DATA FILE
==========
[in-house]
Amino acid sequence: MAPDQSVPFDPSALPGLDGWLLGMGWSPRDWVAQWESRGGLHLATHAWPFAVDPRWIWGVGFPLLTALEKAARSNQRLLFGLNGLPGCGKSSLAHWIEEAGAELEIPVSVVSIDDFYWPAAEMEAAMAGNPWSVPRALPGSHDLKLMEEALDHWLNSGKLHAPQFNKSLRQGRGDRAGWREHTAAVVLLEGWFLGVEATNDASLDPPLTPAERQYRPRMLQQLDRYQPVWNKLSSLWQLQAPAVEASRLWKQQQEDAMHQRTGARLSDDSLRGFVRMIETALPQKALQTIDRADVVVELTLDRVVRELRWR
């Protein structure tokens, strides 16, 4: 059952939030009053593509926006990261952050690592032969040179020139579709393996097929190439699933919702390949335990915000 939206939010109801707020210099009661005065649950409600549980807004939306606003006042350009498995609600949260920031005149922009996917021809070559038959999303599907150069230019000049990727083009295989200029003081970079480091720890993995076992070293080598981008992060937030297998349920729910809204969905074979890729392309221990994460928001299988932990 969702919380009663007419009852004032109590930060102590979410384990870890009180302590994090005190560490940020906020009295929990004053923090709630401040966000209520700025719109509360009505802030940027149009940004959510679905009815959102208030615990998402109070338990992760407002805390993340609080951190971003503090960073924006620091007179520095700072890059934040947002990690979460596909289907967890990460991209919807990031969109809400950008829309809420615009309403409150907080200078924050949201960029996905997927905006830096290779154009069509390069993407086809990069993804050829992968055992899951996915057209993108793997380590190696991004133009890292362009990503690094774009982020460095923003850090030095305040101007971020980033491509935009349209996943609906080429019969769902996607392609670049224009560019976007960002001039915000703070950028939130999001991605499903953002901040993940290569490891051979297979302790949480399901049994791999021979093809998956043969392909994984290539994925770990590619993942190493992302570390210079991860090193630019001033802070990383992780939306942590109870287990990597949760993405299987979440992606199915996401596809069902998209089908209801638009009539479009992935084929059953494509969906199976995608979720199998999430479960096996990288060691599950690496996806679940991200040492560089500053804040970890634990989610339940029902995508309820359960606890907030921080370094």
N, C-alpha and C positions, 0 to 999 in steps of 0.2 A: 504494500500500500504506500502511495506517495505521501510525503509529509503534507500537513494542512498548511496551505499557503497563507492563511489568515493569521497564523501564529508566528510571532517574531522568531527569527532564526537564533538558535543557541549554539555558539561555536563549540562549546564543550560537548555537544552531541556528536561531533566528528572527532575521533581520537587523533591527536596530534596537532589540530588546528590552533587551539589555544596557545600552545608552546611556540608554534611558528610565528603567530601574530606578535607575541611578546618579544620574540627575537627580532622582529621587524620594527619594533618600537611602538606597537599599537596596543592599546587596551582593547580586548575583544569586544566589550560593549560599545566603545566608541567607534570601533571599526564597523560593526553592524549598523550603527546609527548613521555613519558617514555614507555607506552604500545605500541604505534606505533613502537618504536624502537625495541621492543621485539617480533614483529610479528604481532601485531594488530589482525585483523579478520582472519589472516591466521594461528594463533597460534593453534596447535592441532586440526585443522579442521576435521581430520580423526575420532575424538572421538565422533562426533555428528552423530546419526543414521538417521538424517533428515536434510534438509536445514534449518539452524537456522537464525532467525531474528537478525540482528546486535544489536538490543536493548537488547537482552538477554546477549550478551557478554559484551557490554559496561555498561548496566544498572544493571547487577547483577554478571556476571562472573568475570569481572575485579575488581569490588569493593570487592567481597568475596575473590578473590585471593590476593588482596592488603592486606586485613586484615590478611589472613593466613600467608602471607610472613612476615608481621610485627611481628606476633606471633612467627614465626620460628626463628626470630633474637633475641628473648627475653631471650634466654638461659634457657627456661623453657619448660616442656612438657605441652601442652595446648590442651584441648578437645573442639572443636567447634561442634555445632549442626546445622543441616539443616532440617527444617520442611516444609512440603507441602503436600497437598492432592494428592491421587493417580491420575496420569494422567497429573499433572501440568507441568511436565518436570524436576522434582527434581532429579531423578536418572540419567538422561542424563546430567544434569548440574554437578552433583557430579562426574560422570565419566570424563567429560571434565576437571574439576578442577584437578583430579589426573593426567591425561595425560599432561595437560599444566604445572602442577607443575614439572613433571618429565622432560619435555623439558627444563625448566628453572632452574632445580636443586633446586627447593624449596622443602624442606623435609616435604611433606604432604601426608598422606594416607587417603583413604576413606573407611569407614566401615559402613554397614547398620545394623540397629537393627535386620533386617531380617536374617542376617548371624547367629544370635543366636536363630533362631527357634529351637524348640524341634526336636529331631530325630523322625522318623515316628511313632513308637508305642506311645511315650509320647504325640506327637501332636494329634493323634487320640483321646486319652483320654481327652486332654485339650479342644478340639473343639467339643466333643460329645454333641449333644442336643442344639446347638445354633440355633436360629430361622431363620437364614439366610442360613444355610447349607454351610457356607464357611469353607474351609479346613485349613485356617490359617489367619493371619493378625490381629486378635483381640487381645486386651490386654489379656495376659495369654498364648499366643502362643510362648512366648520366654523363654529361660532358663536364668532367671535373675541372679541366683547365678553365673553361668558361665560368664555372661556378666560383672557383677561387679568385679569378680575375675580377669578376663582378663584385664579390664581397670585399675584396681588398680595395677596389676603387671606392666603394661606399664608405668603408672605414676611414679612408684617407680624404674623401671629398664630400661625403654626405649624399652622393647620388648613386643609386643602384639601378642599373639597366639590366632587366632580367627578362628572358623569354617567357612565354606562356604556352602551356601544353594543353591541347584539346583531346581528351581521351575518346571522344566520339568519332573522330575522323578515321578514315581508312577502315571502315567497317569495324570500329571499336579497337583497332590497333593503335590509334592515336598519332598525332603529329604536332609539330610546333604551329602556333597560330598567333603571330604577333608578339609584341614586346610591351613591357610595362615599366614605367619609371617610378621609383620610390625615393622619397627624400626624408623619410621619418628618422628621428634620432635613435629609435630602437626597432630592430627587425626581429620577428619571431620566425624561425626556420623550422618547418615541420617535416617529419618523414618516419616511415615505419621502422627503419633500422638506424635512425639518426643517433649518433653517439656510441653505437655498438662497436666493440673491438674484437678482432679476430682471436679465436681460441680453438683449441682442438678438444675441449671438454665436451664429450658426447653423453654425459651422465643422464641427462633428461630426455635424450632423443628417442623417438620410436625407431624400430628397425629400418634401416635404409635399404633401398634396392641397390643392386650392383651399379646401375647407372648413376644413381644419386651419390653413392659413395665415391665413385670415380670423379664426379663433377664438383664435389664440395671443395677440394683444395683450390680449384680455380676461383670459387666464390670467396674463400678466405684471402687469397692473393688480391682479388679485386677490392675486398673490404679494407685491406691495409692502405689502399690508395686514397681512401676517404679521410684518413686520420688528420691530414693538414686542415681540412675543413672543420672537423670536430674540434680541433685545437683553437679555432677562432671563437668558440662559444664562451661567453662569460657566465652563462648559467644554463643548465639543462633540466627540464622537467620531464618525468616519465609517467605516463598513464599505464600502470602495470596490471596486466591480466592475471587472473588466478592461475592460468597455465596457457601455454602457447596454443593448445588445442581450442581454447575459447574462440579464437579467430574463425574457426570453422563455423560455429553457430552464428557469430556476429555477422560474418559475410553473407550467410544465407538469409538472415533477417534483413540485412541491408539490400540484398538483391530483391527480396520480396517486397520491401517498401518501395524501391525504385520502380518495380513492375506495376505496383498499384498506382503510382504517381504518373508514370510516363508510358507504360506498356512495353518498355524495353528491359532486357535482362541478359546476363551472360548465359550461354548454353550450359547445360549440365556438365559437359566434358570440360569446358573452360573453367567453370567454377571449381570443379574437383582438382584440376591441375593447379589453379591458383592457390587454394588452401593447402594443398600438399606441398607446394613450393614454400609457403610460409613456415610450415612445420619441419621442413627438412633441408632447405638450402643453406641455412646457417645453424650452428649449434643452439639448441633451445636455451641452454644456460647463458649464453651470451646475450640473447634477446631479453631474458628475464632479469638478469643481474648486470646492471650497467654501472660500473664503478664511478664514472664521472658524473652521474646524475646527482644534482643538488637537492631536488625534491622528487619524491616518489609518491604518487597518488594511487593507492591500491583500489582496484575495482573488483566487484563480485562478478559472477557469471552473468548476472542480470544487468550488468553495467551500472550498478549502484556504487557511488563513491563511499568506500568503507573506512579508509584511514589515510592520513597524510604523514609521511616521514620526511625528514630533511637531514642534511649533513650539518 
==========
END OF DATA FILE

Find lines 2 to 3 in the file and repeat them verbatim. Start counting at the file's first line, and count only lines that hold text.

Amino acid sequence: MAPDQSVPFDPSALPGLDGWLLGMGWSPRDWVAQWESRGGLHLATHAWPFAVDPRWIWGVGFPLLTALEKAARSNQRLLFGLNGLPGCGKSSLAHWIEEAGAELEIPVSVVSIDDFYWPAAEMEAAMAGNPWSVPRALPGSHDLKLMEEALDHWLNSGKLHAPQFNKSLRQGRGDRAGWREHTAAVVLLEGWFLGVEATNDASLDPPLTPAERQYRPRMLQQLDRYQPVWNKLSSLWQLQAPAVEASRLWKQQQEDAMHQRTGARLSDDSLRGFVRMIETALPQKALQTIDRADVVVELTLDRVVRELRWR
């Protein structure tokens, strides 16, 4: 059952939030009053593509926006990261952050690592032969040179020139579709393996097929190439699933919702390949335990915000 939206939010109801707020210099009661005065649950409600549980807004939306606003006042350009498995609600949260920031005149922009996917021809070559038959999303599907150069230019000049990727083009295989200029003081970079480091720890993995076992070293080598981008992060937030297998349920729910809204969905074979890729392309221990994460928001299988932990 969702919380009663007419009852004032109590930060102590979410384990870890009180302590994090005190560490940020906020009295929990004053923090709630401040966000209520700025719109509360009505802030940027149009940004959510679905009815959102208030615990998402109070338990992760407002805390993340609080951190971003503090960073924006620091007179520095700072890059934040947002990690979460596909289907967890990460991209919807990031969109809400950008829309809420615009309403409150907080200078924050949201960029996905997927905006830096290779154009069509390069993407086809990069993804050829992968055992899951996915057209993108793997380590190696991004133009890292362009990503690094774009982020460095923003850090030095305040101007971020980033491509935009349209996943609906080429019969769902996607392609670049224009560019976007960002001039915000703070950028939130999001991605499903953002901040993940290569490891051979297979302790949480399901049994791999021979093809998956043969392909994984290539994925770990590619993942190493992302570390210079991860090193630019001033802070990383992780939306942590109870287990990597949760993405299987979440992606199915996401596809069902998209089908209801638009009539479009992935084929059953494509969906199976995608979720199998999430479960096996990288060691599950690496996806679940991200040492560089500053804040970890634990989610339940029902995508309820359960606890907030921080370094």